It’s easy to see why Shibuya is so popular with the tourists: it triggers a thousand stories, all in a compact space. The station at Shibuya has been known for decades as the place where loyal dog Hachiko waited faithfully for his master to come home from the university everyday . . . even after the master passed away. The exit where the dog waited is memorialized with a statue of the dog, and has become a meeting place for all sorts of people. “Meet me at the Hachiko Exit. I’ll be wearing red.”
People being there attracts more people who want to see what the big deal is about. There are cute shops, and fancy shops. The street food is fun – right now, it trends towards tapioca pearl drinks and Korean cheese dogs (food onna stick! One of my favorites). And the scramble, where the traffic stops and all the pedestrian lights go green at once has to be a powerful metaphor for . . . something. I watched half a dozen people cross with selfie sticks, recording their journey with a flood of humanity, crossing the road to get to the other side.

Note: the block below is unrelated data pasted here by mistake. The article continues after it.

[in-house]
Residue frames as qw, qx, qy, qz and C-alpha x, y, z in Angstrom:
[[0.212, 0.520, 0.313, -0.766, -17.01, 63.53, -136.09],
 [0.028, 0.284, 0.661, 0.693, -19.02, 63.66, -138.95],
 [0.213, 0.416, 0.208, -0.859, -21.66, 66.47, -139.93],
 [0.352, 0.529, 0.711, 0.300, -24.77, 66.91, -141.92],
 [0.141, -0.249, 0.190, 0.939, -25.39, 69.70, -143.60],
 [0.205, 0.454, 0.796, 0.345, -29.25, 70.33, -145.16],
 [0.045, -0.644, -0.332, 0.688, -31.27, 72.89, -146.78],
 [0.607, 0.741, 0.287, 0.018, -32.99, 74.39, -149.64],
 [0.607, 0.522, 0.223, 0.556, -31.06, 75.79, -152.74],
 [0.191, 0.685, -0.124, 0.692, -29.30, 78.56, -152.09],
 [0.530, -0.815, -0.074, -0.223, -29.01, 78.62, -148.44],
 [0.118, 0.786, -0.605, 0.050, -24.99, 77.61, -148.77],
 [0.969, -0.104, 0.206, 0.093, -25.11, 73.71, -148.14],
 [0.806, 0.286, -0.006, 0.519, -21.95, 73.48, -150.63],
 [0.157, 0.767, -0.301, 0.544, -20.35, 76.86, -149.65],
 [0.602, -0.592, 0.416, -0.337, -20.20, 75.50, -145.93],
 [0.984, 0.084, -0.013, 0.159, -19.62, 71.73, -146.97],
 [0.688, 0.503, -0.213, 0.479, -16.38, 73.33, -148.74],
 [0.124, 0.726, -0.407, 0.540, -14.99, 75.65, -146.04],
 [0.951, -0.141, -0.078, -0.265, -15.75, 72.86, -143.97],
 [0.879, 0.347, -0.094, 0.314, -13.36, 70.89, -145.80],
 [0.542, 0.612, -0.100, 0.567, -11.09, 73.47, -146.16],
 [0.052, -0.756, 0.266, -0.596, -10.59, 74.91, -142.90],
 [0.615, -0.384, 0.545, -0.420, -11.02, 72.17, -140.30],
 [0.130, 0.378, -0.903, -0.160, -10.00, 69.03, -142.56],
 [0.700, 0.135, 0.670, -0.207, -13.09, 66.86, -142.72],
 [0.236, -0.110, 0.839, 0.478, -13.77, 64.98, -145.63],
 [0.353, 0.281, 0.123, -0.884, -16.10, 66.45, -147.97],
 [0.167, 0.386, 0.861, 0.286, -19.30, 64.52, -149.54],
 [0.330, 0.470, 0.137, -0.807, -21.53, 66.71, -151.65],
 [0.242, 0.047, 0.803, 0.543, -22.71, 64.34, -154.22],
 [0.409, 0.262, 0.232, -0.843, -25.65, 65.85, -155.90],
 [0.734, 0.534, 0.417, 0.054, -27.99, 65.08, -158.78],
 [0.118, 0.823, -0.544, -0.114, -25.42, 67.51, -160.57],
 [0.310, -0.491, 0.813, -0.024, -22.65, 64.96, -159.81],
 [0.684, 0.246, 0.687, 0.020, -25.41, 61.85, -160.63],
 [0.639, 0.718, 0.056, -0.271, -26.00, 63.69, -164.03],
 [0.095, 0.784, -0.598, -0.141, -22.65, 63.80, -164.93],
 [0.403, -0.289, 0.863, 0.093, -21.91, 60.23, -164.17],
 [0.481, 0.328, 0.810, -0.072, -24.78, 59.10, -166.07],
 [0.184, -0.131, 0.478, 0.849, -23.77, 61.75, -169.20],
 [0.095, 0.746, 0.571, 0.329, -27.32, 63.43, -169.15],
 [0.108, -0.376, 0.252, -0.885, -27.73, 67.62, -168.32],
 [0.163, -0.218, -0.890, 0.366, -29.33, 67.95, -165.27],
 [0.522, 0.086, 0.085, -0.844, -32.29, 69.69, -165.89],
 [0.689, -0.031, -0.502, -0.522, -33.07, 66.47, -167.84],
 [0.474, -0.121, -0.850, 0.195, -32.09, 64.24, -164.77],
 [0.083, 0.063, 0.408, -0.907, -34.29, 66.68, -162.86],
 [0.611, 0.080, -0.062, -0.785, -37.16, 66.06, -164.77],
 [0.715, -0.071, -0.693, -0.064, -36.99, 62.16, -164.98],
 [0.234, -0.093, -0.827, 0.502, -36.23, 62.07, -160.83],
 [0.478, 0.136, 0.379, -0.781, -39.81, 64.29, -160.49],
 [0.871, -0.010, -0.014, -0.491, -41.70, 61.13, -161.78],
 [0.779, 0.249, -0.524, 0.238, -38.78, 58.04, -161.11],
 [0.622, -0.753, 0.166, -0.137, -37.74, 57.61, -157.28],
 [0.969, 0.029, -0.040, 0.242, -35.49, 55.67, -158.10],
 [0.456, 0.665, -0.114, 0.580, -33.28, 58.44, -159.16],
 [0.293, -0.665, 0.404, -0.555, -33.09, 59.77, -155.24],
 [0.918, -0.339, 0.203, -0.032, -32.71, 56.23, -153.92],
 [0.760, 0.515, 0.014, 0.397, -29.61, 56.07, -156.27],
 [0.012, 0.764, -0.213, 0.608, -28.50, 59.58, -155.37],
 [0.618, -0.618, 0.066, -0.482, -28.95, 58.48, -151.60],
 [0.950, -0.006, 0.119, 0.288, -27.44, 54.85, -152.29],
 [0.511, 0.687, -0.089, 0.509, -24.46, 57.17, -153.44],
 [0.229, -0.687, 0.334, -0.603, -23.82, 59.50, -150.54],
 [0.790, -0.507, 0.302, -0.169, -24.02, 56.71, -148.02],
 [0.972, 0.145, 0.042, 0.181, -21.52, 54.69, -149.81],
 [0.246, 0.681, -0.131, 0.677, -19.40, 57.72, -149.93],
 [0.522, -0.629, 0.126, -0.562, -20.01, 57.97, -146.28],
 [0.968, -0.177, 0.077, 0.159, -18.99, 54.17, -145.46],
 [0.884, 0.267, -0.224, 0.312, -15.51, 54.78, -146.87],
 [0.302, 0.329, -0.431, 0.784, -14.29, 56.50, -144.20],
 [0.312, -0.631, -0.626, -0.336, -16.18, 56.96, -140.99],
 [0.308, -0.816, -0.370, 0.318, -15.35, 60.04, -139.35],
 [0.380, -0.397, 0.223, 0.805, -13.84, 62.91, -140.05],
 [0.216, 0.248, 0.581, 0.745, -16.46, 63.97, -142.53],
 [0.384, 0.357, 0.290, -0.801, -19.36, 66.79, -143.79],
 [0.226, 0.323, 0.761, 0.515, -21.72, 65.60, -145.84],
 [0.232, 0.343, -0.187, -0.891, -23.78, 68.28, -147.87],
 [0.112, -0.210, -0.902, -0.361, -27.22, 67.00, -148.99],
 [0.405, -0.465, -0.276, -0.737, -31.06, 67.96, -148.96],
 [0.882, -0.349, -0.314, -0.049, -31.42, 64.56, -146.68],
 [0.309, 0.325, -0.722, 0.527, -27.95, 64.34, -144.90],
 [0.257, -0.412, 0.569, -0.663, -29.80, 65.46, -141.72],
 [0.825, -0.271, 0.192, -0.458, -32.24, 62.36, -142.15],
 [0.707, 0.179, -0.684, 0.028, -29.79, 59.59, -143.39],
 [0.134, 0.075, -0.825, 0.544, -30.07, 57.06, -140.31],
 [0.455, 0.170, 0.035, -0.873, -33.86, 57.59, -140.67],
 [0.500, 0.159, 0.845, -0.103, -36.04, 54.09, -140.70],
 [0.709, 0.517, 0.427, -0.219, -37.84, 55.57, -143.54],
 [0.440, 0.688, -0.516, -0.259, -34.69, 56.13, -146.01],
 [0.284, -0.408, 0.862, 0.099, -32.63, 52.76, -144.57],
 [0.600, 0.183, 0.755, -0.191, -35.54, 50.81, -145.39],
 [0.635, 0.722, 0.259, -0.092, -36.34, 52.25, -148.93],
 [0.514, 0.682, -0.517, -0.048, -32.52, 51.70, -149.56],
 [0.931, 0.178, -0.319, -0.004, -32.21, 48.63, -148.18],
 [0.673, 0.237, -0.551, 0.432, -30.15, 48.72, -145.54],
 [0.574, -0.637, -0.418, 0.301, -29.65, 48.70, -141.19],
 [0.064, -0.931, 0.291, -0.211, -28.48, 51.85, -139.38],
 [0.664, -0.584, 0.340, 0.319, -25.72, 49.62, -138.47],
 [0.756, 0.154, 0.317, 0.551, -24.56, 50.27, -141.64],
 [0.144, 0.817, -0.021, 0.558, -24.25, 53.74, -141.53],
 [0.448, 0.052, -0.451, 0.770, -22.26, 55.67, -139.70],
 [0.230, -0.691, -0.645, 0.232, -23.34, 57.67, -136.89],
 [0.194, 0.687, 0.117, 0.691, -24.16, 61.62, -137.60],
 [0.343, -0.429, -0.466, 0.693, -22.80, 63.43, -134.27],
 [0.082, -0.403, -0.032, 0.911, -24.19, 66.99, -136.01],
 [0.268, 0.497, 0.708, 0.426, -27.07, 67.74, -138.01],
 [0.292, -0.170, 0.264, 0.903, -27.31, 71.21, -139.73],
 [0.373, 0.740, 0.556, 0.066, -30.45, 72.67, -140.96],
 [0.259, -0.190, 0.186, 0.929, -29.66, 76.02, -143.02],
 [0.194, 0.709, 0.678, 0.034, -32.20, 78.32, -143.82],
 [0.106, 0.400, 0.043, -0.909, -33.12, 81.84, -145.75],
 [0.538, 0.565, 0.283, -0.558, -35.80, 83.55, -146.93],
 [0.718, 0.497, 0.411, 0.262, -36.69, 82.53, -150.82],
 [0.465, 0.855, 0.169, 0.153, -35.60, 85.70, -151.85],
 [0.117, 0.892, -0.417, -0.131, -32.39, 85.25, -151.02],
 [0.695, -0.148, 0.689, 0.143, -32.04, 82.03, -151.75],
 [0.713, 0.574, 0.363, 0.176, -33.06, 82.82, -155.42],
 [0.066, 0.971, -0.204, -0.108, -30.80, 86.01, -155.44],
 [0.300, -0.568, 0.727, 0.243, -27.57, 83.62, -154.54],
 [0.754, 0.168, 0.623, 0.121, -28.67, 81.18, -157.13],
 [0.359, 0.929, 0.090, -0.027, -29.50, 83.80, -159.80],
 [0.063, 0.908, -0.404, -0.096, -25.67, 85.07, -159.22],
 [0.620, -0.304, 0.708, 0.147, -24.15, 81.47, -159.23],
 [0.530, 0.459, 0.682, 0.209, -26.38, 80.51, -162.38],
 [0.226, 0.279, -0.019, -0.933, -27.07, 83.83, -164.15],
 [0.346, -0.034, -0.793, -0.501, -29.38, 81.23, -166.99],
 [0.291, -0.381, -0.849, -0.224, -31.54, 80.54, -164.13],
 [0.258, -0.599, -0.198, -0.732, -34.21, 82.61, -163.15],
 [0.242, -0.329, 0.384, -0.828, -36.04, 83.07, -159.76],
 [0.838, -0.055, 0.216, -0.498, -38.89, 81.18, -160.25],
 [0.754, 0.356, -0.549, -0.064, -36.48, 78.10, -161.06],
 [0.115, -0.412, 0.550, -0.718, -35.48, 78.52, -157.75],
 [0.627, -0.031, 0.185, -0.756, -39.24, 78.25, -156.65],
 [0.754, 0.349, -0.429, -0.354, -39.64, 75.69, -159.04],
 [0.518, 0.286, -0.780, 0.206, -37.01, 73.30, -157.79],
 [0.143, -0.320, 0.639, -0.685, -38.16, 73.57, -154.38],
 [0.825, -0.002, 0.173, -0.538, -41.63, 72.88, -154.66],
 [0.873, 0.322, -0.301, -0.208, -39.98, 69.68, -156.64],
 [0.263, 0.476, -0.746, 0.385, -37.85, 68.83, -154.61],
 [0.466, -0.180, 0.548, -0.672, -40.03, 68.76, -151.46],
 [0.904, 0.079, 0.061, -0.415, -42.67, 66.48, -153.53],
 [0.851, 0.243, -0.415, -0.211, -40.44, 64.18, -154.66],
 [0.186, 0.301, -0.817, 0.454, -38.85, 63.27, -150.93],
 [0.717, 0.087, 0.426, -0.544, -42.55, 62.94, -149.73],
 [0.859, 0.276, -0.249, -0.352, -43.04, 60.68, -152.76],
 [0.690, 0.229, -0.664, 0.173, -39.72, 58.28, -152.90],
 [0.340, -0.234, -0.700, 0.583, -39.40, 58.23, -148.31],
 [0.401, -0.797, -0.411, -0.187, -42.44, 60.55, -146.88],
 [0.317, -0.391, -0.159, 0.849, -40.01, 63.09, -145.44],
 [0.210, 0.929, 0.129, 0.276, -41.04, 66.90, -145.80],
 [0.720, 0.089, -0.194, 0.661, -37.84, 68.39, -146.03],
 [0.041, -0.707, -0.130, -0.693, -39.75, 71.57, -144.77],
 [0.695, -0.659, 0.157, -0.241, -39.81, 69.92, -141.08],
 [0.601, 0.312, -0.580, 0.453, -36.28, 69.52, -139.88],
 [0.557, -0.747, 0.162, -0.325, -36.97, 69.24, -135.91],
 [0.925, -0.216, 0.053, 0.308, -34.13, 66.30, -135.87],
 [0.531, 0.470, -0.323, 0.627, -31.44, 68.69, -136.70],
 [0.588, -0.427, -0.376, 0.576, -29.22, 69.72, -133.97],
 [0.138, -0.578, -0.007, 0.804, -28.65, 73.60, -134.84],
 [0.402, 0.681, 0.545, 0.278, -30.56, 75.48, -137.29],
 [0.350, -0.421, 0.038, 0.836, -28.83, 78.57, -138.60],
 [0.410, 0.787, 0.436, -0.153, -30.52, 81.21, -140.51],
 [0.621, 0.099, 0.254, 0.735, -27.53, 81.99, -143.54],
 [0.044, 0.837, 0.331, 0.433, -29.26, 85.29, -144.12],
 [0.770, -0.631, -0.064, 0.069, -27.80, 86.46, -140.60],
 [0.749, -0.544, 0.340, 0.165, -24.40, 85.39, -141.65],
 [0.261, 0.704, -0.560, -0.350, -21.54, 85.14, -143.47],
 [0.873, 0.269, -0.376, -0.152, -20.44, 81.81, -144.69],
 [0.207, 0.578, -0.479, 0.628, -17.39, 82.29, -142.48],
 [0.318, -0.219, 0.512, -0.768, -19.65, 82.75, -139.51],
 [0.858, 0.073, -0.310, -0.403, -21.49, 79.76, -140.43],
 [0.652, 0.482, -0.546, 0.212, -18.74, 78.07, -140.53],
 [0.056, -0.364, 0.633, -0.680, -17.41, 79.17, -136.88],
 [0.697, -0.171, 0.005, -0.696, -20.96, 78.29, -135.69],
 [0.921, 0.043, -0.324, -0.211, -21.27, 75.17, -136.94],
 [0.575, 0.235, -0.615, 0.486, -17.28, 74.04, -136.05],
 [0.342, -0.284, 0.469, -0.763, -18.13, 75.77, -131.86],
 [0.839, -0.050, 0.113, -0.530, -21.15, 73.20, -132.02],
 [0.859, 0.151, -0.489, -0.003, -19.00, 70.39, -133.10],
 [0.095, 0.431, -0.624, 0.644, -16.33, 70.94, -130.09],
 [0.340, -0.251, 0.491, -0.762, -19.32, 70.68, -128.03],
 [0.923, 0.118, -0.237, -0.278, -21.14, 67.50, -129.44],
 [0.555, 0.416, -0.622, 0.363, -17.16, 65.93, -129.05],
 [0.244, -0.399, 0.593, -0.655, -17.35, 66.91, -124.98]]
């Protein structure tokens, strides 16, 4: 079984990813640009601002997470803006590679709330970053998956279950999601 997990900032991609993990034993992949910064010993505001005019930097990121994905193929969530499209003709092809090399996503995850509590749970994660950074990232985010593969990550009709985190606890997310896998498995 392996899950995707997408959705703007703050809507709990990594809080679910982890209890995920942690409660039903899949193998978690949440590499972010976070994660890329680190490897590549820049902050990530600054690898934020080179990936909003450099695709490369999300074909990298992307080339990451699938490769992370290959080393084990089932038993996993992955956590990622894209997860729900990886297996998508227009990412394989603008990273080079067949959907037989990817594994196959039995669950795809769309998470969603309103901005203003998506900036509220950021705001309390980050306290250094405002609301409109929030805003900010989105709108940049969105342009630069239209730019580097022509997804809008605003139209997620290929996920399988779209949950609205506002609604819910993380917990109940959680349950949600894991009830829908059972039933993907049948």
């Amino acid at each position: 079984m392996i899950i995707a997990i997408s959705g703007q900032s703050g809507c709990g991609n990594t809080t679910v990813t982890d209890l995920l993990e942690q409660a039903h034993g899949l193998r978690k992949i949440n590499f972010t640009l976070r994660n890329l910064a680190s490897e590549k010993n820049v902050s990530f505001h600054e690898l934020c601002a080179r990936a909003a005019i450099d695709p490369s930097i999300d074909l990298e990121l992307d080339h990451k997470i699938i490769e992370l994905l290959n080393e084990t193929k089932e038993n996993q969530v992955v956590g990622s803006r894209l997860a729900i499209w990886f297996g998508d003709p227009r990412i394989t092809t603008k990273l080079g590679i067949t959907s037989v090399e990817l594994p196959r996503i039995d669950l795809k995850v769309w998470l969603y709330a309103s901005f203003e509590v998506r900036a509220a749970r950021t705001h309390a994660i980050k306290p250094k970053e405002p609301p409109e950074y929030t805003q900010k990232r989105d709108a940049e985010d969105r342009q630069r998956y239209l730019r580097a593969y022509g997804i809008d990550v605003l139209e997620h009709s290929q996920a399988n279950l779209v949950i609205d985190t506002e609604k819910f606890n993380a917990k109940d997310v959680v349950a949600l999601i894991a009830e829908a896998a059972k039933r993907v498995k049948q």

You’ll see the cherry blossoms are beautiful right now. They’ll be here, and then they’ll be gone with the breath of the first spring wind, but in the meantime, they are gorgeous and live their short lives to the fullest. Against the digital background, they float just as beautifully as they would have in front of a row of wooden shops. Very now-ie, but also with strong roots to the past.